As the 88th Academy Awards were announced on Thursday morning, Twitter couldn’t help but get more than just the #Oscars2016 hashtag trending. After the excitement of seeing Straight Outta Compton, the N.W.A. biopic, actually nominated for an Oscar, reality set in: It was only one Oscar. The Straight Outta Compton writers are white, by the way. Let’s be real. Even one nomination is something to celebrate. The thing is, should we actually celebrate it?
While Straight Outta Compton received a Best Original Screenplay nomination, it, along with other “black movie” favorites, failed to be nominated in any of the top categories. Use of the #OscarsSoWhite hashtag, thus so, came as a response. Actors of color, along with movies featuring a diverse cast, have officially been absent from the top Oscar categories for the second year in a row.
“It’s only two years. That’s not much.”
So is it just a coincidence?
Well, maybe. If you choose to overlook the facts.
The Academy of Motion Arts and Pictures presented the first Academy Awards in 1929. The first black producer to win an Oscar didn’t come till 2013 (Steve McQueen, 12 Years a Slave). The second win from an African American in the Best Adapted Screenplay category didn’t come till 2013 (John Ridley, 12 Years a Slave) after the first one had only been awarded in 2009 (Geoffrey Fletcher , Precious). T.J. Martin, an African American film maker, didn’t become the first African American to win in the Best Documentary category until 2012 (Undefeated). In 2002, Denzel Washington became the only African American to have two Oscars win. After 87 years, only 15 African American actors have won an Oscar.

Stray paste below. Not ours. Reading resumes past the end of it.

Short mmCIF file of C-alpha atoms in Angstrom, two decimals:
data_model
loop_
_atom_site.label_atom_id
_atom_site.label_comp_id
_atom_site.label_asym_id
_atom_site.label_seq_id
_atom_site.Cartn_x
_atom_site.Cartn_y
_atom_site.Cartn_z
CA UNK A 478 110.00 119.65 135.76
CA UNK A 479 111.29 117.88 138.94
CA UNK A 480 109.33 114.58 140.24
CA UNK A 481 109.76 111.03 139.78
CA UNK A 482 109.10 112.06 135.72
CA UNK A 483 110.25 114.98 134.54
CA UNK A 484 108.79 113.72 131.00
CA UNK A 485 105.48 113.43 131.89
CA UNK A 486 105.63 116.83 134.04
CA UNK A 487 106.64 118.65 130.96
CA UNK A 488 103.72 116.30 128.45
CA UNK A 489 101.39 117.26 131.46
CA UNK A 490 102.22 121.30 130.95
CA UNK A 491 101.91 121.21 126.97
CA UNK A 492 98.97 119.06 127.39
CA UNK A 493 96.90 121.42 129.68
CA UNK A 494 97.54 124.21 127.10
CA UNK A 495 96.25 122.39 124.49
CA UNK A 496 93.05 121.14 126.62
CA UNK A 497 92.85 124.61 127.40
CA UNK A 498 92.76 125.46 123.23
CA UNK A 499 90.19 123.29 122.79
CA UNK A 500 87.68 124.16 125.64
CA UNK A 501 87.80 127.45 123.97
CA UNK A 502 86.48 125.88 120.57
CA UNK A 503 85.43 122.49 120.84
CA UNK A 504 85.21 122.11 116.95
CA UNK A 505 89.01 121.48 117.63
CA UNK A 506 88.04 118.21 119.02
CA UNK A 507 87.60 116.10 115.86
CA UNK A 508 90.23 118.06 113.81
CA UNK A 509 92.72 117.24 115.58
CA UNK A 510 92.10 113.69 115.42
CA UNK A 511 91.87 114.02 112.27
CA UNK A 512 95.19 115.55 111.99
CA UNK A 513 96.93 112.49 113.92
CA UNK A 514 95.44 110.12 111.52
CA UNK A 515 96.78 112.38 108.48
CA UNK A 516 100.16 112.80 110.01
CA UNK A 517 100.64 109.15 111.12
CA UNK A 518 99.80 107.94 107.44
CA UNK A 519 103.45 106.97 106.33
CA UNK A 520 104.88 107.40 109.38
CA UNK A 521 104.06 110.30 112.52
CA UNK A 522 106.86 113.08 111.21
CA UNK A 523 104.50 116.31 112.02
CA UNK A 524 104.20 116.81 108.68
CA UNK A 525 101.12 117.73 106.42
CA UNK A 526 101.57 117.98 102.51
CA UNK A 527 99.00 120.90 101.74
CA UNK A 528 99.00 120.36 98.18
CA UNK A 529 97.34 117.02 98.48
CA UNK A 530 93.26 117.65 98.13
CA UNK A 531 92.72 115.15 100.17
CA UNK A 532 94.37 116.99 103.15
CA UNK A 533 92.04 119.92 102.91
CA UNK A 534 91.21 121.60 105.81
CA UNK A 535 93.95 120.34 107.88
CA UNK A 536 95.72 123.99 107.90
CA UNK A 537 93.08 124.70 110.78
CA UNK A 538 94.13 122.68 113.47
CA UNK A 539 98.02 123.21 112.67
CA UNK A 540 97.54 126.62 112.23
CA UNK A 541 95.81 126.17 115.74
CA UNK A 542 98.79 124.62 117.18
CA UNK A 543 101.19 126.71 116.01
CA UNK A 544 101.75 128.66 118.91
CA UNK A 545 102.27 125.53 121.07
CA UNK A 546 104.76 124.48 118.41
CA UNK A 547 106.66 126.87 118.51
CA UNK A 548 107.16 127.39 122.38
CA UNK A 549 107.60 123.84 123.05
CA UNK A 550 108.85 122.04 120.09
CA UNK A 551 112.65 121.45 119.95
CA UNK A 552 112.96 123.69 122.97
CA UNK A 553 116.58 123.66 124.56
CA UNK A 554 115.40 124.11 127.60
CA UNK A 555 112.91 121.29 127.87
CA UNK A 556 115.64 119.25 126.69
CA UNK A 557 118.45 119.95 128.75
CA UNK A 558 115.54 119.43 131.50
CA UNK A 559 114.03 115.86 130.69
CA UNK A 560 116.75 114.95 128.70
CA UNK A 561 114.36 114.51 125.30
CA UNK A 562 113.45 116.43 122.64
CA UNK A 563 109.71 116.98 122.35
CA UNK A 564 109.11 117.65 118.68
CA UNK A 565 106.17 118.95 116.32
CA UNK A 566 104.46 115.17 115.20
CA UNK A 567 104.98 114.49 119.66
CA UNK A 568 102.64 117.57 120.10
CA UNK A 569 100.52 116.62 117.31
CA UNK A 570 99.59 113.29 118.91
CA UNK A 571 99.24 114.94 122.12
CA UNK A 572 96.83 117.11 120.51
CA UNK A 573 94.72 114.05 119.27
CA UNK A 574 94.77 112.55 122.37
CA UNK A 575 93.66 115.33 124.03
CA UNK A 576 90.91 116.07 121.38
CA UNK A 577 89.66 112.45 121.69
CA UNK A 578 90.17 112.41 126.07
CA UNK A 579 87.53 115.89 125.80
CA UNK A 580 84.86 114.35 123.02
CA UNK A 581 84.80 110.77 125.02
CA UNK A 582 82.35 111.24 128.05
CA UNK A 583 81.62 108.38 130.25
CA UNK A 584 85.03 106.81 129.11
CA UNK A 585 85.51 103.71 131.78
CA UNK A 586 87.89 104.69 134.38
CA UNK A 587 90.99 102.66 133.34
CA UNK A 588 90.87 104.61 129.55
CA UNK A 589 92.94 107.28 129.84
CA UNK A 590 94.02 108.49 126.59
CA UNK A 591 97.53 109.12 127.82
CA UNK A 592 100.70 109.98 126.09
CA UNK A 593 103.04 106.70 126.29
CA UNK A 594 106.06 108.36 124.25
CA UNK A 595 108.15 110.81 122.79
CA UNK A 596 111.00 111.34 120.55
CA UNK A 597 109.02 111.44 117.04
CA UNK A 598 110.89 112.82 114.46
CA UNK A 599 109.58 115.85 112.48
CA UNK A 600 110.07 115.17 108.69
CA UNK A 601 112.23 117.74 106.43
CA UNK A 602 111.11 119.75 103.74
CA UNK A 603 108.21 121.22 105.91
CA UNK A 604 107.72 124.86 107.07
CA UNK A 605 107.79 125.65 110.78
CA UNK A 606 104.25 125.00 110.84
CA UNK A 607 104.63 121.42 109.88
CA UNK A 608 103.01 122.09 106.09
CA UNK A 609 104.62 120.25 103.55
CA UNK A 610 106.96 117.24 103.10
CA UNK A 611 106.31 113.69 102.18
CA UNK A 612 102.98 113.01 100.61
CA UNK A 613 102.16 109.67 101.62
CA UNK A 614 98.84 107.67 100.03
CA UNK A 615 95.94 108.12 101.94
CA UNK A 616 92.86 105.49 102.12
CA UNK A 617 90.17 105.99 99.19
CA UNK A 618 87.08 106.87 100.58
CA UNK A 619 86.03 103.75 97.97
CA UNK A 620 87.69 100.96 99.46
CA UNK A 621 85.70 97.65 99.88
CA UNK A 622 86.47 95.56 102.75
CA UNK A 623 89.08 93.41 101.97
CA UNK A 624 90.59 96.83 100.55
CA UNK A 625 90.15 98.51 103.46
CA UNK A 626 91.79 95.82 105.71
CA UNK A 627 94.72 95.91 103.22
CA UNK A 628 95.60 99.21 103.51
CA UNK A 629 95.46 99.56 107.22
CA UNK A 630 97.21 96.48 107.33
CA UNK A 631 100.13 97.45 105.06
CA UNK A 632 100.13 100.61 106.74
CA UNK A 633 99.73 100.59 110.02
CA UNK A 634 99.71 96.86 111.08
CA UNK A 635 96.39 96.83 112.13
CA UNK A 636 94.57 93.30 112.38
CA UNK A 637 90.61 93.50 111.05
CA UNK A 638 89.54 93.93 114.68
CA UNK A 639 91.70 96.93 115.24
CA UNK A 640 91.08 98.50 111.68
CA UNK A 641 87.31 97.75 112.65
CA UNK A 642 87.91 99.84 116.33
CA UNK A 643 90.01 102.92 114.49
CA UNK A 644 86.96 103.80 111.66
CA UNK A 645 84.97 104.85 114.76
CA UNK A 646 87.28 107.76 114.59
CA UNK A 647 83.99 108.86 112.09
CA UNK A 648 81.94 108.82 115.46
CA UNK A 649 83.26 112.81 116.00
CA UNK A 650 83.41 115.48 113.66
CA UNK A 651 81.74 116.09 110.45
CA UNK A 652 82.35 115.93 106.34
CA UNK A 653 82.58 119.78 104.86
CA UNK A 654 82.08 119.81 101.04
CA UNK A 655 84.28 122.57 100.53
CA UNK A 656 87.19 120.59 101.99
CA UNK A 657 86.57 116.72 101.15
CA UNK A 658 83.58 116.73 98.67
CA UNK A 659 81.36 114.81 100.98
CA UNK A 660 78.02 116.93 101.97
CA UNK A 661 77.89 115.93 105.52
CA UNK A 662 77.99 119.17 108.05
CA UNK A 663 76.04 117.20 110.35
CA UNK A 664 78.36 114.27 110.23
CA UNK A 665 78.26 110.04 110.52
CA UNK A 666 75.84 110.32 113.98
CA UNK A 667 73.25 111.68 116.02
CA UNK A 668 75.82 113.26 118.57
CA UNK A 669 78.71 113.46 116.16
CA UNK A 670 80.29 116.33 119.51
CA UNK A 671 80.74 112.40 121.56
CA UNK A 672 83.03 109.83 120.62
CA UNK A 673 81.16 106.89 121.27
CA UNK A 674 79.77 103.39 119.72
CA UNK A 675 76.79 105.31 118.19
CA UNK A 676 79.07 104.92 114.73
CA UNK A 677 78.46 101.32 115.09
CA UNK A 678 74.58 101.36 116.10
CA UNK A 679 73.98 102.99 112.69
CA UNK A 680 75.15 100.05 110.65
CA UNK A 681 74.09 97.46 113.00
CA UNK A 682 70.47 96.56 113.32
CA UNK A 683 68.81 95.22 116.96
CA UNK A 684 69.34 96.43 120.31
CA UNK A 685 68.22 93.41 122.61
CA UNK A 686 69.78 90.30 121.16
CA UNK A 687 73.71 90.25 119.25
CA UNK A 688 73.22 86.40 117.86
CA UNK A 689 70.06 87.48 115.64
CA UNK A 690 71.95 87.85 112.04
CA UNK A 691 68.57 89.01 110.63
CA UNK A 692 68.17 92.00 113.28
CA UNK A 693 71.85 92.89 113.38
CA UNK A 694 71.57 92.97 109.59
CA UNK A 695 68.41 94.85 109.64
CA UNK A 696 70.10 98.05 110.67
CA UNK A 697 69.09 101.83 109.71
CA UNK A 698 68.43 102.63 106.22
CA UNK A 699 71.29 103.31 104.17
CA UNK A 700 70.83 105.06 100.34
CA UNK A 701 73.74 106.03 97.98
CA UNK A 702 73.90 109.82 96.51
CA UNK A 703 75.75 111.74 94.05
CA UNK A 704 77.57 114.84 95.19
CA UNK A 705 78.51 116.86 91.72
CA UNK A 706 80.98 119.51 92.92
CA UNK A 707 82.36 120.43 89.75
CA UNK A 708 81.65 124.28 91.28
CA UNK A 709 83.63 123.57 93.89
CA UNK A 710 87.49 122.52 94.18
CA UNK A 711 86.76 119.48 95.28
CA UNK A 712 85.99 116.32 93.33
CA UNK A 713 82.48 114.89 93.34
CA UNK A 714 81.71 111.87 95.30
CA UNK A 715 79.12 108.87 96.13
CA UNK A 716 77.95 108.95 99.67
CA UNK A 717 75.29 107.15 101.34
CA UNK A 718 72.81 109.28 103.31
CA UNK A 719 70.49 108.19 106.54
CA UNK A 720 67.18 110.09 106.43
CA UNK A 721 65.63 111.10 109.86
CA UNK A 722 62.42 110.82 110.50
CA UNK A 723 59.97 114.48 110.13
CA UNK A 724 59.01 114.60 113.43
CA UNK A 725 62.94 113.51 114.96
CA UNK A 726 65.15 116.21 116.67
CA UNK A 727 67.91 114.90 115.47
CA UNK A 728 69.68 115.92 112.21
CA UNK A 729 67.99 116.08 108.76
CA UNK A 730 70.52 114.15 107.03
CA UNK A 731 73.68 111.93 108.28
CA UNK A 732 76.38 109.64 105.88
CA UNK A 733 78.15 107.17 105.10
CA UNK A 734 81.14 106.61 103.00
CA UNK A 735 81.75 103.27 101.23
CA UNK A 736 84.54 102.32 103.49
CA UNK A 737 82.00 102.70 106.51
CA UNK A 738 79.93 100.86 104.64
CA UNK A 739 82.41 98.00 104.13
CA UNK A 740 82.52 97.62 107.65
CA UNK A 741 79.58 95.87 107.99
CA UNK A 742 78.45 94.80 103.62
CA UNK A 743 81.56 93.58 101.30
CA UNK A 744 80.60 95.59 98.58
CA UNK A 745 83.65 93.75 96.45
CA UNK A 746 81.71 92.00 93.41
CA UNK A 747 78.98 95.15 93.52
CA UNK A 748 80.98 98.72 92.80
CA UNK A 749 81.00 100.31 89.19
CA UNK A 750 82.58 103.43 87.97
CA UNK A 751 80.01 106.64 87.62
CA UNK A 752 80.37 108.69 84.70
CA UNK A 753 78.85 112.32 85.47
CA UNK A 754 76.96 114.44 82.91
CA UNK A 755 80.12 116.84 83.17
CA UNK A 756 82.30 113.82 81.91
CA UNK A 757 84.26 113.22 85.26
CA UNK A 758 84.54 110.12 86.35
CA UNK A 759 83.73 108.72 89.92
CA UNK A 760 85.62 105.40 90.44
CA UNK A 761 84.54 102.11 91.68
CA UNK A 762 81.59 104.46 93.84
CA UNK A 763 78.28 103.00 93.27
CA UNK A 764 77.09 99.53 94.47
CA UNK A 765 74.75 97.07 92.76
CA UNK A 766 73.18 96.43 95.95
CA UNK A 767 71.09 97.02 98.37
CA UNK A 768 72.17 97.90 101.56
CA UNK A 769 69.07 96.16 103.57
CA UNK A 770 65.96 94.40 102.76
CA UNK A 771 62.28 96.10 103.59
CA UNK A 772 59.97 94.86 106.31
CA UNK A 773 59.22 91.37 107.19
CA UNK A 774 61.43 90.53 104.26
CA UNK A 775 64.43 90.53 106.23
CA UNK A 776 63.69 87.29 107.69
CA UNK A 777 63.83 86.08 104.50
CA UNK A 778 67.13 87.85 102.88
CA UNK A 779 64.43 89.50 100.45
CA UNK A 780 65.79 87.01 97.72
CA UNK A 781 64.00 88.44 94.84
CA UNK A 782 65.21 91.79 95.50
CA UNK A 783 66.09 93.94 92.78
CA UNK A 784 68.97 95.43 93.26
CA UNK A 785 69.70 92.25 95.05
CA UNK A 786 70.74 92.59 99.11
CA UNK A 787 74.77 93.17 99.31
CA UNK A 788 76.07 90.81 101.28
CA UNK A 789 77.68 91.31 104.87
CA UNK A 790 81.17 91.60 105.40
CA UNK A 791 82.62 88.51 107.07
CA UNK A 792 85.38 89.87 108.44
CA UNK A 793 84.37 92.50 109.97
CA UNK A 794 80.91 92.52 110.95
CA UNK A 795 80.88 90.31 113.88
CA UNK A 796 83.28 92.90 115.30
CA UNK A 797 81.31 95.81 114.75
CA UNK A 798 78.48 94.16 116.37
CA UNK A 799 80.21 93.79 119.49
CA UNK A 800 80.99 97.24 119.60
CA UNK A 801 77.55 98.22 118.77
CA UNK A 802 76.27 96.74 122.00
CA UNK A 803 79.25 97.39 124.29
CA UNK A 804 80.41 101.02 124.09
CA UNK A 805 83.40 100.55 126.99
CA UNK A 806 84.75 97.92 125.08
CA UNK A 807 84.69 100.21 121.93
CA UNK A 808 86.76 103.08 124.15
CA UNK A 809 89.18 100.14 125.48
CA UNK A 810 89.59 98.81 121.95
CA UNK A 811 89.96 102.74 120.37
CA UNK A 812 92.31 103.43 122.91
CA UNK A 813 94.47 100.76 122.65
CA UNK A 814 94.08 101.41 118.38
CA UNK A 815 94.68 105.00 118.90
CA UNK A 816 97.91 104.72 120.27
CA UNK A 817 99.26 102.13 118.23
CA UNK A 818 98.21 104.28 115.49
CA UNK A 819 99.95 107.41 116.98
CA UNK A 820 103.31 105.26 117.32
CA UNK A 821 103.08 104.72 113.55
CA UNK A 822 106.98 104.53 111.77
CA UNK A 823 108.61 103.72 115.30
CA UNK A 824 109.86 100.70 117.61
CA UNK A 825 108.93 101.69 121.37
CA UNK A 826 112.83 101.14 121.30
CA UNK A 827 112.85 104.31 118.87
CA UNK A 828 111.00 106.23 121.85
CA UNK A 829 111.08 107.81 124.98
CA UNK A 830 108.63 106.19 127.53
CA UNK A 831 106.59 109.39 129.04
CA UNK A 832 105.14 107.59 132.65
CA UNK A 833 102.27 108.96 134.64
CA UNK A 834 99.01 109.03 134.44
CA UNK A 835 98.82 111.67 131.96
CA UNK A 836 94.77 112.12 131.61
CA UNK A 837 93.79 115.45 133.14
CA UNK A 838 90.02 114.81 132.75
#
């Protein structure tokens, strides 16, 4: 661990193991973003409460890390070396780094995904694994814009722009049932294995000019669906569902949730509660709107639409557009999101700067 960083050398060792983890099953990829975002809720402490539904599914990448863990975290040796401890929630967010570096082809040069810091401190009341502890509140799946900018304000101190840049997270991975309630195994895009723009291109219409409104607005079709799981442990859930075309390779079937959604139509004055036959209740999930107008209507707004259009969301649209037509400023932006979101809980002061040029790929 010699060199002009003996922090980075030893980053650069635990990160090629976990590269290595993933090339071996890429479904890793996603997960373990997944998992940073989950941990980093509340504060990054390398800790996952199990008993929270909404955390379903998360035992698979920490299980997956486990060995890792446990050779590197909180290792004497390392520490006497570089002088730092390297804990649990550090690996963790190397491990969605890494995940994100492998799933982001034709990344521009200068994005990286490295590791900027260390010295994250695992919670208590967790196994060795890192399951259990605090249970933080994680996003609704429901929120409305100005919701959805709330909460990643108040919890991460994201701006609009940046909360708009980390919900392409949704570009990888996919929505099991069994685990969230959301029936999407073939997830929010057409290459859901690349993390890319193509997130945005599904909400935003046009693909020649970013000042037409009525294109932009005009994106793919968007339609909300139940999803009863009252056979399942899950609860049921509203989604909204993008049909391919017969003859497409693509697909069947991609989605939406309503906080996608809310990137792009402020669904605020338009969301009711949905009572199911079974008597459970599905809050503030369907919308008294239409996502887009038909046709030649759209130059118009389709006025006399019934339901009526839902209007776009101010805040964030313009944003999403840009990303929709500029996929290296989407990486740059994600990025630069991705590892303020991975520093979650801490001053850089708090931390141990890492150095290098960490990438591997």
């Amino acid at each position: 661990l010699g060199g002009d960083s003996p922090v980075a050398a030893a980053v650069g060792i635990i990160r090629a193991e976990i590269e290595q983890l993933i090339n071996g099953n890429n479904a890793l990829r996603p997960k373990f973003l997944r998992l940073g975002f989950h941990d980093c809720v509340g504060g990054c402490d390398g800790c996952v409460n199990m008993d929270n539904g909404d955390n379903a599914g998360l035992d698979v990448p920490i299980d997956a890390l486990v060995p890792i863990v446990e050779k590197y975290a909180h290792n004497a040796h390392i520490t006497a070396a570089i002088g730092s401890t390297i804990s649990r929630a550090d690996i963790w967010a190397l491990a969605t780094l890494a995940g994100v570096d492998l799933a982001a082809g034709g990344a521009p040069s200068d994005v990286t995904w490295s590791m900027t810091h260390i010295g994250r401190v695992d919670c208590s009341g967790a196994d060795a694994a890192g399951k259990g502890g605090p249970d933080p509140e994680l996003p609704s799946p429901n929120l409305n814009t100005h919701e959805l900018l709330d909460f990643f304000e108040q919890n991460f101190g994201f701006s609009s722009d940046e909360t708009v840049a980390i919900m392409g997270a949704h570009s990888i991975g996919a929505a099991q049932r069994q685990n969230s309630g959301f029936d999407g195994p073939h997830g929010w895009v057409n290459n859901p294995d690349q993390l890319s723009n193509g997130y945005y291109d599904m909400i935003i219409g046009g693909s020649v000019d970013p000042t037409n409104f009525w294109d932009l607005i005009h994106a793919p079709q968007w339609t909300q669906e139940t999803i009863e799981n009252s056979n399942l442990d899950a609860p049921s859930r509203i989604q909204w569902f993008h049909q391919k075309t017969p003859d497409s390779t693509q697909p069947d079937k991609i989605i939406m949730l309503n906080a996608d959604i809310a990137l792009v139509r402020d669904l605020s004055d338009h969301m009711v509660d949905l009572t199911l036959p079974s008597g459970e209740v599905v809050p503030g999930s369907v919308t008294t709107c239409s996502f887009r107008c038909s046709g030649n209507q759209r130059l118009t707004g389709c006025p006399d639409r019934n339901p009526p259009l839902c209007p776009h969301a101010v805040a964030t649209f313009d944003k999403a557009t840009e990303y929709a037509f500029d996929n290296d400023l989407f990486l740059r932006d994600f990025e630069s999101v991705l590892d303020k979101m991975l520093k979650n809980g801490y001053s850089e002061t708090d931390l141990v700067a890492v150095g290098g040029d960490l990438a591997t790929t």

If you’re in the film industry, yes. If you’re not in the film industry, yes.
How are we supposed to get children of color interested in the arts when history shows that their success in it isn’t promising? It’s not a smart decision to encourage children (or yourself, quite frankly) to go into the film industry if they’re African American.
If you’re convinced that its not an issue of race, let me rephrase it for you: African American actors and film industry members have ‘coincidently’ struggled in the Hollywood Film Industry when compared to other races.
According to the Motion Picture of Association of America, about 150 million African American individuals went to the movies in 2012. The number rose for the first time since 2009 in 2013 when more African American movies were appearing in our cinemas (Fruitvale Station, 12 Years of Slave).
So from a business standpoint, Hollywood makes more money when it offers a bit of diversity. If you’re African American, numbers show that you tend to spend more money at the box office when people who look like you are on the screen.
If 2015 proves anything it is that Hollywood took that into consideration. Apart from Straight Outta Compton, films like Creed, Dope, and Beasts of No Nation, which highlighted African American actors and film makers, were all Oscar favorites but received limited nominations. Well, only one other nomination for Sylvester Stallone’s portrayal of Rocky in the Best Supporting Actor category for his work against an African American lead (Michael B. Jordan), and an African American writer and director (Ryan Coogler).
But then again, it probably was just another coincidence that the only African American film recognition in the 88th Academy Awards was only awarded to the white involvement in them, right?
An award is a great recognition to receive. So fans of N.W.A and Straight Outta Compton should celebrate their Oscar nomination, but not, by any reason, be content.
The Oscars are a small but prevalent example of how, even if indirectly, discrimination still exists.
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